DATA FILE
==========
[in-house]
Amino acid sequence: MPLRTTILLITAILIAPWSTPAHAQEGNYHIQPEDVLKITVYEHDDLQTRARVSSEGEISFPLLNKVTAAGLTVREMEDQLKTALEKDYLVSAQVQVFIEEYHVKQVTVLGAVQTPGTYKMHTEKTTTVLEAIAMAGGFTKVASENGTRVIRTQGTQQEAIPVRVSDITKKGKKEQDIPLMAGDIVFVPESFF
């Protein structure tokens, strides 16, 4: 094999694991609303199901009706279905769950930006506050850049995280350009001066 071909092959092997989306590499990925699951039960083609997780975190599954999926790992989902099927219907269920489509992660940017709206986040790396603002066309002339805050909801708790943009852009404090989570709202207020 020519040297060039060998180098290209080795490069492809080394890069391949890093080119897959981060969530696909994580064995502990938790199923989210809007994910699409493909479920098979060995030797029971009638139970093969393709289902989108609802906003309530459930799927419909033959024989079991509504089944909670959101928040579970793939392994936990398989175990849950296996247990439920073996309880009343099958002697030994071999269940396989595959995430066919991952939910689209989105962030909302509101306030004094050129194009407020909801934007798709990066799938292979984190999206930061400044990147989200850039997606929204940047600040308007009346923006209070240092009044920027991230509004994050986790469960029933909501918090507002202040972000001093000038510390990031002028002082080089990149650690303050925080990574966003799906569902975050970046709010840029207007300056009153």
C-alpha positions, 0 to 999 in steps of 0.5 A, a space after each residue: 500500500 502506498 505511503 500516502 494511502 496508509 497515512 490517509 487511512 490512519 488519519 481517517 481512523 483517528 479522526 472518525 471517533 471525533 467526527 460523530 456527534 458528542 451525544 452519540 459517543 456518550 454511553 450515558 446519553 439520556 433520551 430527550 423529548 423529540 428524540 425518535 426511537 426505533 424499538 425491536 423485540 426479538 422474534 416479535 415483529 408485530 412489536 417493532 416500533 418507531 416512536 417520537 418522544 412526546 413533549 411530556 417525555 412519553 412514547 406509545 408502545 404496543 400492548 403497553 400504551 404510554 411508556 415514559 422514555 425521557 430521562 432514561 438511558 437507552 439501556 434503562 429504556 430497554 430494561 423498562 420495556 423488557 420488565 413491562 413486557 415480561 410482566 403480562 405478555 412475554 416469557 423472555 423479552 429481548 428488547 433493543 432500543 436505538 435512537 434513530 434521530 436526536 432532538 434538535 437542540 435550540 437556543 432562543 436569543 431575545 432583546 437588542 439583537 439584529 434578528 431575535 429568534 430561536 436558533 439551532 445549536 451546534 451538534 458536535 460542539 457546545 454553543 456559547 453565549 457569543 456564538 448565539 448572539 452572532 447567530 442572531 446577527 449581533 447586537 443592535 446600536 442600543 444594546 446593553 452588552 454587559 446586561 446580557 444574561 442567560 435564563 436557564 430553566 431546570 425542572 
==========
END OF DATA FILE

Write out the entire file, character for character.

[in-house]
Amino acid sequence: MPLRTTILLITAILIAPWSTPAHAQEGNYHIQPEDVLKITVYEHDDLQTRARVSSEGEISFPLLNKVTAAGLTVREMEDQLKTALEKDYLVSAQVQVFIEEYHVKQVTVLGAVQTPGTYKMHTEKTTTVLEAIAMAGGFTKVASENGTRVIRTQGTQQEAIPVRVSDITKKGKKEQDIPLMAGDIVFVPESFF
């Protein structure tokens, strides 16, 4: 094999694991609303199901009706279905769950930006506050850049995280350009001066 071909092959092997989306590499990925699951039960083609997780975190599954999926790992989902099927219907269920489509992660940017709206986040790396603002066309002339805050909801708790943009852009404090989570709202207020 020519040297060039060998180098290209080795490069492809080394890069391949890093080119897959981060969530696909994580064995502990938790199923989210809007994910699409493909479920098979060995030797029971009638139970093969393709289902989108609802906003309530459930799927419909033959024989079991509504089944909670959101928040579970793939392994936990398989175990849950296996247990439920073996309880009343099958002697030994071999269940396989595959995430066919991952939910689209989105962030909302509101306030004094050129194009407020909801934007798709990066799938292979984190999206930061400044990147989200850039997606929204940047600040308007009346923006209070240092009044920027991230509004994050986790469960029933909501918090507002202040972000001093000038510390990031002028002082080089990149650690303050925080990574966003799906569902975050970046709010840029207007300056009153």
C-alpha positions, 0 to 999 in steps of 0.5 A, a space after each residue: 500500500 502506498 505511503 500516502 494511502 496508509 497515512 490517509 487511512 490512519 488519519 481517517 481512523 483517528 479522526 472518525 471517533 471525533 467526527 460523530 456527534 458528542 451525544 452519540 459517543 456518550 454511553 450515558 446519553 439520556 433520551 430527550 423529548 423529540 428524540 425518535 426511537 426505533 424499538 425491536 423485540 426479538 422474534 416479535 415483529 408485530 412489536 417493532 416500533 418507531 416512536 417520537 418522544 412526546 413533549 411530556 417525555 412519553 412514547 406509545 408502545 404496543 400492548 403497553 400504551 404510554 411508556 415514559 422514555 425521557 430521562 432514561 438511558 437507552 439501556 434503562 429504556 430497554 430494561 423498562 420495556 423488557 420488565 413491562 413486557 415480561 410482566 403480562 405478555 412475554 416469557 423472555 423479552 429481548 428488547 433493543 432500543 436505538 435512537 434513530 434521530 436526536 432532538 434538535 437542540 435550540 437556543 432562543 436569543 431575545 432583546 437588542 439583537 439584529 434578528 431575535 429568534 430561536 436558533 439551532 445549536 451546534 451538534 458536535 460542539 457546545 454553543 456559547 453565549 457569543 456564538 448565539 448572539 452572532 447567530 442572531 446577527 449581533 447586537 443592535 446600536 442600543 444594546 446593553 452588552 454587559 446586561 446580557 444574561 442567560 435564563 436557564 430553566 431546570 425542572 